Stable Records, 2011
REVIEW BY: Vish Iyer
ORIGINALLY PUBLISHED: 11/03/2011
Calling an album “cuddly And warm” doesn’t evoke the same mystery and edginess as calling it, say, Beasts. Besides Beasts, hand-over-fist, makes for such a supercool title. But antithetical to its name, this disc is, in fact, a cozy album.
The Chocolate Horse (a supercool band name at that) isn’t a conventionally “cozy” band. The band’s roots are firmly clasped to the dirt of folk music. But their music isn’t the simple folksy “wear my heart on sleeve” lyrically focused folk, nor is it the flatteringly pastoral and ornately orchestral type of folk. The Chocolate Horse sometimes performs live as a one-piece band, which is not hard to imagine at all, since their songs, even in their fully-realized forms, still tightly cling on to the simplicity of their germ.
But The Chocolate Horse also sometimes plays live as a complete band, and thank goodness that’s what they do – performing as a six-piece – on Beasts. Incorporating instruments such as keyboards, vibraphone, saw and bone, and flute in an all-inclusive musical lineup, the band creates a sophisticated indie folk sound that couldn’t be far from either indie rock or folk: prime examples, “Escape All Responsibility” and “Characters Of Egypt.” Little hints of keyboards provide fleeting but strong impressions on songs dominated by the acoustic guitar, the piano, and the flute, and other whimsical instruments, creating a complicated and titillating world beneath the plain exterior.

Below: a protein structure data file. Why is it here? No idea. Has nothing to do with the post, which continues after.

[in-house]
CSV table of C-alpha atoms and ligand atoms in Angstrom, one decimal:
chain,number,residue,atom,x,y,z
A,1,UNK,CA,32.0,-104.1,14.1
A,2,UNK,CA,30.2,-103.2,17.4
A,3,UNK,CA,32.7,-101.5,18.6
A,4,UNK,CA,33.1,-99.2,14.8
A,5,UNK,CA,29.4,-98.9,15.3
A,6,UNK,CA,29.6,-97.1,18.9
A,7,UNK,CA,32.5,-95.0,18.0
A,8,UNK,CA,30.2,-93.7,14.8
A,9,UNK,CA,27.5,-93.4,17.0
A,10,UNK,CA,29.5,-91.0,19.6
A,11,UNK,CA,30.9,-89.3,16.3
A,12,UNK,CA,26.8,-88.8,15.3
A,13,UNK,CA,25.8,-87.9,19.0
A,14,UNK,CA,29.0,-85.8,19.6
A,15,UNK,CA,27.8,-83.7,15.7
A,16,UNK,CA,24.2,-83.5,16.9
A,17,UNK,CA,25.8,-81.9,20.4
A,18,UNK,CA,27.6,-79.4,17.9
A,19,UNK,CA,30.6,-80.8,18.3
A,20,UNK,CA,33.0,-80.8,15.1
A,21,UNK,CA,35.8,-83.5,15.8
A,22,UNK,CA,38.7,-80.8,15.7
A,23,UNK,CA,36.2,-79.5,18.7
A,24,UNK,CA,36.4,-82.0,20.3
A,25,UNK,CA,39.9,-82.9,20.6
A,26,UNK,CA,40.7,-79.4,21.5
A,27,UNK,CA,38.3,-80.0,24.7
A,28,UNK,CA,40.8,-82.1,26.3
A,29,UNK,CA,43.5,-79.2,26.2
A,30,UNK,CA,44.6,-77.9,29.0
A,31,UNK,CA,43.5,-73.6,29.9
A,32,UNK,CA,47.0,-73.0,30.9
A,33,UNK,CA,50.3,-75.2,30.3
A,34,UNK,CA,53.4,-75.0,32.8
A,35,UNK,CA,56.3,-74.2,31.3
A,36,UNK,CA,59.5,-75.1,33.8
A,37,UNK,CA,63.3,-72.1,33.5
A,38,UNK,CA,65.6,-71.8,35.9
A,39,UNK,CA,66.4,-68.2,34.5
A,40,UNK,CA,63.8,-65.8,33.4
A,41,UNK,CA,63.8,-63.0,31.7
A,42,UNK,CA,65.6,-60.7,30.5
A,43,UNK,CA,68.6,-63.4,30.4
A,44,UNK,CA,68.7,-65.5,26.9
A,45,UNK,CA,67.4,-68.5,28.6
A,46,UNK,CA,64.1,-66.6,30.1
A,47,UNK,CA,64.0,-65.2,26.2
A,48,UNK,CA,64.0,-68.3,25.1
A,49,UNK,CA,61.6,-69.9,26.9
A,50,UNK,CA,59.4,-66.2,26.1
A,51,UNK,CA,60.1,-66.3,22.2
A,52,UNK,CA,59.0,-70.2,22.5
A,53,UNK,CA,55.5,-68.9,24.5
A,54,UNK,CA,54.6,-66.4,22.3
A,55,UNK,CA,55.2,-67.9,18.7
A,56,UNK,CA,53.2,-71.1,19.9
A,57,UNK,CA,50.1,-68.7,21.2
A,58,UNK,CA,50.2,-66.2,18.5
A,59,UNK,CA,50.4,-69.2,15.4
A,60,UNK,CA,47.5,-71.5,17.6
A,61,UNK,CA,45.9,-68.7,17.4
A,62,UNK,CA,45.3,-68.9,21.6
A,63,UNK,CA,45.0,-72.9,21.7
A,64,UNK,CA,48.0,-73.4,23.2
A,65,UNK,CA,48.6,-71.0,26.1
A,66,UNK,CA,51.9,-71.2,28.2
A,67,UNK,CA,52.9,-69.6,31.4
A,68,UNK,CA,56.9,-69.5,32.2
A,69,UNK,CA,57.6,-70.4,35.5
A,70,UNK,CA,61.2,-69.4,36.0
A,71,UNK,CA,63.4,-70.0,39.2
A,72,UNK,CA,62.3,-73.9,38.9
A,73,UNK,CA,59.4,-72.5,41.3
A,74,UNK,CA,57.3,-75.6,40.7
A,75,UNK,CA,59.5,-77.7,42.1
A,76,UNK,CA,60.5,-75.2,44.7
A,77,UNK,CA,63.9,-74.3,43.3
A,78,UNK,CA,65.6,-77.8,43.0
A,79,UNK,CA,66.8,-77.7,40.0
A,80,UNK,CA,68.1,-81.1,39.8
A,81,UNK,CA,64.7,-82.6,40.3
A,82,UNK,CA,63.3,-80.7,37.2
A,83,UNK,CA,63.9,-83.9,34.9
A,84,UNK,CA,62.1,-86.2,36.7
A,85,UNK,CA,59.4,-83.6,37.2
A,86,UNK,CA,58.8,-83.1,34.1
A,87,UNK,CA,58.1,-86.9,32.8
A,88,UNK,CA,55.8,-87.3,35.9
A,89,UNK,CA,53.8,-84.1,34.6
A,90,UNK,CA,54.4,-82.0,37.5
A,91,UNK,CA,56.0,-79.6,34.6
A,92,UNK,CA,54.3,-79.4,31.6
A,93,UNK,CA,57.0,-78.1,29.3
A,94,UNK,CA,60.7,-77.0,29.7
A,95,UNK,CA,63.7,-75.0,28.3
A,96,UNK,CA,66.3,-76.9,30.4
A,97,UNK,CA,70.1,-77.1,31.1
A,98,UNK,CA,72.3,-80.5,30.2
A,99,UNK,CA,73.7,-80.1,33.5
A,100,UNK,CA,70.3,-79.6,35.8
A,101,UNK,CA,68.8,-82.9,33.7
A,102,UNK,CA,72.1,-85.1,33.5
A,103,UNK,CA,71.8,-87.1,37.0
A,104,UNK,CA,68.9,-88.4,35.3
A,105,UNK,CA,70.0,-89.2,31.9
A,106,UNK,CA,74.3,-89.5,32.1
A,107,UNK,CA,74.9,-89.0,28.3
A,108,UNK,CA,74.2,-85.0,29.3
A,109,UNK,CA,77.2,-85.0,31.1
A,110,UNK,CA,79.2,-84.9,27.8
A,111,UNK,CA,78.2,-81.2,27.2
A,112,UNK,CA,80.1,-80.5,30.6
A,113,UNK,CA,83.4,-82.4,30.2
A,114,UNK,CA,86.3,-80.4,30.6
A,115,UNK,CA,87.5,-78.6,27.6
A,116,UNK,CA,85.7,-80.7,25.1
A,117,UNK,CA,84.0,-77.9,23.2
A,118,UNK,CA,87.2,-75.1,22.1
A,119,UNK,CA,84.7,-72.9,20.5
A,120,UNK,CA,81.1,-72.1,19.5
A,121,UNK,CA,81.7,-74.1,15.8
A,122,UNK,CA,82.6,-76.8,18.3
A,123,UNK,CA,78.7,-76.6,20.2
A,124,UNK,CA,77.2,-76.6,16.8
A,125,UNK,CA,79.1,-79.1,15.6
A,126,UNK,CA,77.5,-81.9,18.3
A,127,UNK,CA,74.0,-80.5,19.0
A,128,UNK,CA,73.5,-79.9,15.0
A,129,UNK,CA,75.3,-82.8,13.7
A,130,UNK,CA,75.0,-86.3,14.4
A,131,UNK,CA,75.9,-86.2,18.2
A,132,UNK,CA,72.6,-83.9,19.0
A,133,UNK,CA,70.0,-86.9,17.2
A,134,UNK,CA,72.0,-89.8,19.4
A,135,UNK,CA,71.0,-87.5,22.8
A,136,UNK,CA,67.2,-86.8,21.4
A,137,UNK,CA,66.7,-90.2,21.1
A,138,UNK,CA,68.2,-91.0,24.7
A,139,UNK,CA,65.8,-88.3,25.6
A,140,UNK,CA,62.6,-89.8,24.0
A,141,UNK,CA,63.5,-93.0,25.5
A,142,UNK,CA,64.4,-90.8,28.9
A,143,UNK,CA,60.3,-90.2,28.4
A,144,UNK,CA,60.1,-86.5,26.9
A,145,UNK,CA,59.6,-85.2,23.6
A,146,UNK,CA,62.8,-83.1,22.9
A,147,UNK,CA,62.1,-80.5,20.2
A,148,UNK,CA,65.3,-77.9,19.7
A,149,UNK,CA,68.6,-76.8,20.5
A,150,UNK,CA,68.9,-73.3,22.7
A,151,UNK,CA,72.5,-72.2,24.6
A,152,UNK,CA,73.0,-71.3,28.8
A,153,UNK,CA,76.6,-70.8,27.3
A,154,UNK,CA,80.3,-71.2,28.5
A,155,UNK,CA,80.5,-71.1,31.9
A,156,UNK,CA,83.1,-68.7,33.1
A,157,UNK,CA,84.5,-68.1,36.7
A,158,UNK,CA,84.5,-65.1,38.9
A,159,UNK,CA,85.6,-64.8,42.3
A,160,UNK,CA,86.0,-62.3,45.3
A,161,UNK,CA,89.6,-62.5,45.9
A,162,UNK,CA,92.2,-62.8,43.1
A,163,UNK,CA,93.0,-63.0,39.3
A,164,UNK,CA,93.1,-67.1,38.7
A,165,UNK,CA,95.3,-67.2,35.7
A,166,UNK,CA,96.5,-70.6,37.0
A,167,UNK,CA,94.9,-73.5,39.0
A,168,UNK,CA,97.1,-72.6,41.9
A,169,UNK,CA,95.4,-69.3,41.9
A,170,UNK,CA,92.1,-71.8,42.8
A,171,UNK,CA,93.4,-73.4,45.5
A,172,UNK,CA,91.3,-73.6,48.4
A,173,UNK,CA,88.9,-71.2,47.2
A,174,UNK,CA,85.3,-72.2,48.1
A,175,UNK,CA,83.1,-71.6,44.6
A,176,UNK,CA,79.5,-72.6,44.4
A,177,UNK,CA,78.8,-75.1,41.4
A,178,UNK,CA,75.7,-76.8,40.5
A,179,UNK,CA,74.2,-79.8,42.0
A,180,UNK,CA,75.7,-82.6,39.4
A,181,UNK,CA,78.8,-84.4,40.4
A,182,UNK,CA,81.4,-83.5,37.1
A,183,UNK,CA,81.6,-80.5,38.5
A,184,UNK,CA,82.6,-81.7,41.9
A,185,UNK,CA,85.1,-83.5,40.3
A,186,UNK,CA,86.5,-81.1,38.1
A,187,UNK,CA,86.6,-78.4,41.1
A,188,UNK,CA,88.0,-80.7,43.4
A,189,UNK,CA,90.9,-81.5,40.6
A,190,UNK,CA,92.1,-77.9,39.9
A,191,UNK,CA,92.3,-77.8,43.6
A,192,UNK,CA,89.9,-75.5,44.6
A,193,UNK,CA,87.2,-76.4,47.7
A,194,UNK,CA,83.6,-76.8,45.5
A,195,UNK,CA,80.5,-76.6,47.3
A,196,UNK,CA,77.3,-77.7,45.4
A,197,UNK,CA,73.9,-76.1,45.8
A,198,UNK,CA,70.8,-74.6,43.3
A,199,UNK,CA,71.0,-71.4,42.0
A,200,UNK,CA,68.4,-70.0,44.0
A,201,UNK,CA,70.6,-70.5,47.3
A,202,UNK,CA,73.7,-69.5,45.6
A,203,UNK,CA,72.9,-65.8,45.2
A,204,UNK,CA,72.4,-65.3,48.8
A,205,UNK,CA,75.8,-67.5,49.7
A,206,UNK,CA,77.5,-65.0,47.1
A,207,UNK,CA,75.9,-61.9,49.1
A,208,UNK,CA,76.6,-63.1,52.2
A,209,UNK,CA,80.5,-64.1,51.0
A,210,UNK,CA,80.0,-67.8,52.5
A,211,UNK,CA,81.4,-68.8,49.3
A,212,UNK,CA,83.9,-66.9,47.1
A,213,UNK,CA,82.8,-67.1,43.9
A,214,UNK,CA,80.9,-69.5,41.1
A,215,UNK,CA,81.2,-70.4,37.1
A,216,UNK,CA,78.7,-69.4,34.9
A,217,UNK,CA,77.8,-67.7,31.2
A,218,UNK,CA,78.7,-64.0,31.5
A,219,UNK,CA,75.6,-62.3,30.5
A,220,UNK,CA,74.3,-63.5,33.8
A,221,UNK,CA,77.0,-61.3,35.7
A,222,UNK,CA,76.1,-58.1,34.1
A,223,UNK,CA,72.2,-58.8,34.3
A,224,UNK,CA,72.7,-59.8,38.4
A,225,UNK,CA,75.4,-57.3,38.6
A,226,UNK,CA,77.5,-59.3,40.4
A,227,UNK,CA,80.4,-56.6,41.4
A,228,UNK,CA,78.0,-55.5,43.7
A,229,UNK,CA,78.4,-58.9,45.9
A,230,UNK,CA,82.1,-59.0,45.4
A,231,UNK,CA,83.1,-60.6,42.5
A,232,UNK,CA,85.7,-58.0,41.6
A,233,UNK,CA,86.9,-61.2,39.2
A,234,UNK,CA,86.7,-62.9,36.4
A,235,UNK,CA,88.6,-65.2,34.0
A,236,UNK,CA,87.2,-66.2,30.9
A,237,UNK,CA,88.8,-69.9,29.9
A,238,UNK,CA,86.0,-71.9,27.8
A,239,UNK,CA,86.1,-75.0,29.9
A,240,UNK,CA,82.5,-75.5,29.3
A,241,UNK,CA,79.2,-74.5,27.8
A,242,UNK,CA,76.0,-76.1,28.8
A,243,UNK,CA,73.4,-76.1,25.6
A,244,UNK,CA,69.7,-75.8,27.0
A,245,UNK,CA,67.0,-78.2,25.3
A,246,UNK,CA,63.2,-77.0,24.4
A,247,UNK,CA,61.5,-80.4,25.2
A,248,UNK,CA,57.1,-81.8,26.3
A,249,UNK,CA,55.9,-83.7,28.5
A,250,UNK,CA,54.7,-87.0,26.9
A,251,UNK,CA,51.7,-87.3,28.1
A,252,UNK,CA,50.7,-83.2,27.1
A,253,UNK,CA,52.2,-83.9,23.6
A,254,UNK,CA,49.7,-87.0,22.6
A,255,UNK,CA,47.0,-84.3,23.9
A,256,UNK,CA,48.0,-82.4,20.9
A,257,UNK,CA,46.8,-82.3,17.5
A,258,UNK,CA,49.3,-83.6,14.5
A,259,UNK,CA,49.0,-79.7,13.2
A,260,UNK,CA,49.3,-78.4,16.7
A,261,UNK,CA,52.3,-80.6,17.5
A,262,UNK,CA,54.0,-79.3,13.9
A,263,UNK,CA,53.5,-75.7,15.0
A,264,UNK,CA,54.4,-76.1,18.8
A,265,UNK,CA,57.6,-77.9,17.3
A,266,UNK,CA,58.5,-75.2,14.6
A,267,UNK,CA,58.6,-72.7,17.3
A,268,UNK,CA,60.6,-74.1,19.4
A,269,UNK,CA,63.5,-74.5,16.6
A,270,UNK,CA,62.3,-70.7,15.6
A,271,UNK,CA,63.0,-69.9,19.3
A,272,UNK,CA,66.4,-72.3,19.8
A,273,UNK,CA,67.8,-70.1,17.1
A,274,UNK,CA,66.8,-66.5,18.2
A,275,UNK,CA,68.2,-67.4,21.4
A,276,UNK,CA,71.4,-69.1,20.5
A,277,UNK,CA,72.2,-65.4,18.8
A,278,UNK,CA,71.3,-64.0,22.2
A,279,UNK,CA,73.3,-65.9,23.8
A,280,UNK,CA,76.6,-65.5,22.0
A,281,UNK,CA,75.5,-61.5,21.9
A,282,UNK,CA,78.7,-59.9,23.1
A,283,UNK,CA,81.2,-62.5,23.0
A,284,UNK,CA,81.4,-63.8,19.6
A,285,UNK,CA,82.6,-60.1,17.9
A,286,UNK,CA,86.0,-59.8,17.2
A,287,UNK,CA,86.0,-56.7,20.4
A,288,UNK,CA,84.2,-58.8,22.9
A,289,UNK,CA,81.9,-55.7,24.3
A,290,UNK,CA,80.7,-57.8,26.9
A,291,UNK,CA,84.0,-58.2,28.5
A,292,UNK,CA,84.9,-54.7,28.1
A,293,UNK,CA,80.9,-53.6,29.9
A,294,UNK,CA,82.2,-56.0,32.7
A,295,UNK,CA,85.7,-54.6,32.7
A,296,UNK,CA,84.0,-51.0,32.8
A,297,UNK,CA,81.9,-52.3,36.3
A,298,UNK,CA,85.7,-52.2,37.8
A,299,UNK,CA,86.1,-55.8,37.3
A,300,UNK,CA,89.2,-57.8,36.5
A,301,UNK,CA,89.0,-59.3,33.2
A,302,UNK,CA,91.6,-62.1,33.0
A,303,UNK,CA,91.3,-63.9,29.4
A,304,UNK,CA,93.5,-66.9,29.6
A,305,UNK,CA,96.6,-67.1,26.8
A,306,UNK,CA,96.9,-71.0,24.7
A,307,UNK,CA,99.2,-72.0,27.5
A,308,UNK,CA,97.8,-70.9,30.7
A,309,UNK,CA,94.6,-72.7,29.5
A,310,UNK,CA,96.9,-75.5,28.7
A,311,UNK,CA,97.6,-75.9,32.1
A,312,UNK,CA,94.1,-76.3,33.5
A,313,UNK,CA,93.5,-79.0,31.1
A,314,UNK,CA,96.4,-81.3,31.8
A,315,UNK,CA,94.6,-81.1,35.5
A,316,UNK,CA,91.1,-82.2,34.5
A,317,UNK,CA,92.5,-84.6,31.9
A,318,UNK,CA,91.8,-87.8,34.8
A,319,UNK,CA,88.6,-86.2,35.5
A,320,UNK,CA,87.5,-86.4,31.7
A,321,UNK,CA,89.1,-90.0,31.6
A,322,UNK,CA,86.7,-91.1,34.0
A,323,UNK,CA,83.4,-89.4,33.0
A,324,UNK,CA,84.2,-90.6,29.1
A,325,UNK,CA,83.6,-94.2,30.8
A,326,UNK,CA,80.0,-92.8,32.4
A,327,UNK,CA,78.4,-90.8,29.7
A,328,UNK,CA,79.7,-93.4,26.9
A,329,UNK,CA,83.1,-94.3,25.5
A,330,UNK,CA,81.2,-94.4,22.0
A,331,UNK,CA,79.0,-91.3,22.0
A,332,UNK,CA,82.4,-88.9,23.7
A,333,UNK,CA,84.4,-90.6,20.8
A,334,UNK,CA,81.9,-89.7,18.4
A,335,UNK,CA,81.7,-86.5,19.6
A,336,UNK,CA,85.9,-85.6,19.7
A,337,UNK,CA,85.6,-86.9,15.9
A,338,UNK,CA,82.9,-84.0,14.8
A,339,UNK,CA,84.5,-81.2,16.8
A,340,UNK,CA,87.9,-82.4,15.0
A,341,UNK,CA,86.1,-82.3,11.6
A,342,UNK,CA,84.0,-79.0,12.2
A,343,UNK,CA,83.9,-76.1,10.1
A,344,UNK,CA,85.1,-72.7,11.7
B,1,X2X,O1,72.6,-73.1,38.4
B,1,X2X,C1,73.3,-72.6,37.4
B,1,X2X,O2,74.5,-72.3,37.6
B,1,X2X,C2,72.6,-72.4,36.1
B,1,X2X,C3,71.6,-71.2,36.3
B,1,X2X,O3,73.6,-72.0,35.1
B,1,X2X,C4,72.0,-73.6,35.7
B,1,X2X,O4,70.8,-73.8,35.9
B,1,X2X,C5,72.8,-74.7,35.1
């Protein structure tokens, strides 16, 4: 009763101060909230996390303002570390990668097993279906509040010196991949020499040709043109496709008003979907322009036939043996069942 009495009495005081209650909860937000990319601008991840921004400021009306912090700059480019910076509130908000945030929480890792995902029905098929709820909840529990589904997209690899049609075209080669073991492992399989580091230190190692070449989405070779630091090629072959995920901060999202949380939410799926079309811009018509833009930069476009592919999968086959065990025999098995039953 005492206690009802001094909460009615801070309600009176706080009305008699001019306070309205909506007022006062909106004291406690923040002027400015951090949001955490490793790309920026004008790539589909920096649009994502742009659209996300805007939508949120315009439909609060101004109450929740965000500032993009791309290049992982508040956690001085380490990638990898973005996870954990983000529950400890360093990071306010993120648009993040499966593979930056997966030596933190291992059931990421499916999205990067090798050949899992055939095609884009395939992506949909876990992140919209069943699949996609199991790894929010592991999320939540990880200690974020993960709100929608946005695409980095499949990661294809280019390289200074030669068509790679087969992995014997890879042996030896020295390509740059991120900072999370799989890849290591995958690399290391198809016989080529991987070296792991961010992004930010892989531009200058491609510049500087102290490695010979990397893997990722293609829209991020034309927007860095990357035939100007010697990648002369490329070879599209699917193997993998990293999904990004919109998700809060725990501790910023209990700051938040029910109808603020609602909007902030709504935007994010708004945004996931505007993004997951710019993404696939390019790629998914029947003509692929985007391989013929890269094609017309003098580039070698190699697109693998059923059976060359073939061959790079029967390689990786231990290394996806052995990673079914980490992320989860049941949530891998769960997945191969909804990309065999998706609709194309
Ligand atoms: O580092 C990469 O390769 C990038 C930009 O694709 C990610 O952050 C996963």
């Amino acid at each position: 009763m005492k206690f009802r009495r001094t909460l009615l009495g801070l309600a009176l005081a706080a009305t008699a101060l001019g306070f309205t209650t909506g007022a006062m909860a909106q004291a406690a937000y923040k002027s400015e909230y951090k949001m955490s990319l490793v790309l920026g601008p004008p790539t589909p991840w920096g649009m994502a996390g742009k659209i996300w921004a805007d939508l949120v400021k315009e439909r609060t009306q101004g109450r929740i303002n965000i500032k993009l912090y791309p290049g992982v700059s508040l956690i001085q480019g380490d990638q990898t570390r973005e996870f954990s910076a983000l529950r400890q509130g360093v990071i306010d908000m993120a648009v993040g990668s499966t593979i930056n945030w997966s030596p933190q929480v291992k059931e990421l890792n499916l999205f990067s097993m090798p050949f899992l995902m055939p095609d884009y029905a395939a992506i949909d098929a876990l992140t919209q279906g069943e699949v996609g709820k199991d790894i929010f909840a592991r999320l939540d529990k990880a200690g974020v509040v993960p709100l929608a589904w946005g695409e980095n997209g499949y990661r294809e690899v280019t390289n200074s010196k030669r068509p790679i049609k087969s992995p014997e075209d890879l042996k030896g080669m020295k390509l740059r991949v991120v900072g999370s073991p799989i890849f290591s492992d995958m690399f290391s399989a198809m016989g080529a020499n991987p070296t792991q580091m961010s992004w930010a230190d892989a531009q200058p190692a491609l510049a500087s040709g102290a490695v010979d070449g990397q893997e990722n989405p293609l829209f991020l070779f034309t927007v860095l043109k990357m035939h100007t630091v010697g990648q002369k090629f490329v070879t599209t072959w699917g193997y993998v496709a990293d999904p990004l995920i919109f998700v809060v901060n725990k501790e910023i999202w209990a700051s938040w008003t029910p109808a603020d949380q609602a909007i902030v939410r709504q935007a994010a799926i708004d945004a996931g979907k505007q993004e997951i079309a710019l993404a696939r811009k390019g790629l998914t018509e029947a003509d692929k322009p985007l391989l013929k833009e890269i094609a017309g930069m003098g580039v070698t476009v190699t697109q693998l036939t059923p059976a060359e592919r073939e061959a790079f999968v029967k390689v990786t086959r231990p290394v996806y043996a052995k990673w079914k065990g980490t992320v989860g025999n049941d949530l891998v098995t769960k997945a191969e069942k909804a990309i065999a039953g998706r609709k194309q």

Although The Chocolate Horse’s music is comforting, it is not too accessible in the pop music sense. One of the main reasons is band frontman and founder Jason Snells, whose vocals are dry and slightly boorish, albeit in a good way. His tad indifferent singing might add a know-nothing rustic accent, but does very little to pep up the poppiest of cuts – like the buoyant “All About You” – and elevate it to instant adorability. For the occasional rock numbers (like “Fools Gold” and “Found Another Way”) that have the laidback stoner feel of bands like Meat Puppets and Dinosaur Jr., Snells’s detached vocals fit too perfectly.
Beasts is rife with complex undercurrents, even though on the surface it is a raw folk record. It is in fact an artsy rock album in the guise of a simple acoustic one. The beauty of Beasts is how The Chocolate Horse lets the creature in it exist at its most virile, while at the same time taming it to absolute perfection.